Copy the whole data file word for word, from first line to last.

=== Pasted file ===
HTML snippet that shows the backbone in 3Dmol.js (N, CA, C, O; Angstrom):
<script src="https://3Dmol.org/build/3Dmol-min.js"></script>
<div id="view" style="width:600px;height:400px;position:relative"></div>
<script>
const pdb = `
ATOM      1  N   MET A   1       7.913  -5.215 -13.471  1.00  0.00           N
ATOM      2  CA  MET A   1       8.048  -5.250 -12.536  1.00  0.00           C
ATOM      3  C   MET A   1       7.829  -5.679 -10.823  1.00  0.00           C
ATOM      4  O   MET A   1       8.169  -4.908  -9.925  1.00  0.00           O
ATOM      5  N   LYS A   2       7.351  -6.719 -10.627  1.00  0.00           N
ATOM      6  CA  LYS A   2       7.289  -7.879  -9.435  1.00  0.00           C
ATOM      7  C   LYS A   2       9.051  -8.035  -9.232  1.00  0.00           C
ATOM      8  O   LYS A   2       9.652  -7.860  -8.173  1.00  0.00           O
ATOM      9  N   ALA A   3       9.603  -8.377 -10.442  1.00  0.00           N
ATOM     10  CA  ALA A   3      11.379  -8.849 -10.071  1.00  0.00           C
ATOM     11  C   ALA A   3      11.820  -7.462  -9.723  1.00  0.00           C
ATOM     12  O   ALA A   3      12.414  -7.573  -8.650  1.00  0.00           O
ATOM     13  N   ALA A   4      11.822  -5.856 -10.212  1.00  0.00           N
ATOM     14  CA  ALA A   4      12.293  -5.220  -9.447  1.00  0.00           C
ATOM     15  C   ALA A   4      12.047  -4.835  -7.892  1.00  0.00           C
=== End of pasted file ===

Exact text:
HTML snippet that shows the backbone in 3Dmol.js (N, CA, C, O; Angstrom):
<script src="https://3Dmol.org/build/3Dmol-min.js"></script>
<div id="view" style="width:600px;height:400px;position:relative"></div>
<script>
const pdb = `
ATOM      1  N   MET A   1       7.913  -5.215 -13.471  1.00  0.00           N
ATOM      2  CA  MET A   1       8.048  -5.250 -12.536  1.00  0.00           C
ATOM      3  C   MET A   1       7.829  -5.679 -10.823  1.00  0.00           C
ATOM      4  O   MET A   1       8.169  -4.908  -9.925  1.00  0.00           O
ATOM      5  N   LYS A   2       7.351  -6.719 -10.627  1.00  0.00           N
ATOM      6  CA  LYS A   2       7.289  -7.879  -9.435  1.00  0.00           C
ATOM      7  C   LYS A   2       9.051  -8.035  -9.232  1.00  0.00           C
ATOM      8  O   LYS A   2       9.652  -7.860  -8.173  1.00  0.00           O
ATOM      9  N   ALA A   3       9.603  -8.377 -10.442  1.00  0.00           N
ATOM     10  CA  ALA A   3      11.379  -8.849 -10.071  1.00  0.00           C
ATOM     11  C   ALA A   3      11.820  -7.462  -9.723  1.00  0.00           C
ATOM     12  O   ALA A   3      12.414  -7.573  -8.650  1.00  0.00           O
ATOM     13  N   ALA A   4      11.822  -5.856 -10.212  1.00  0.00           N
ATOM     14  CA  ALA A   4      12.293  -5.220  -9.447  1.00  0.00           C
ATOM     15  C   ALA A   4      12.047  -4.835  -7.892  1.00  0.00           C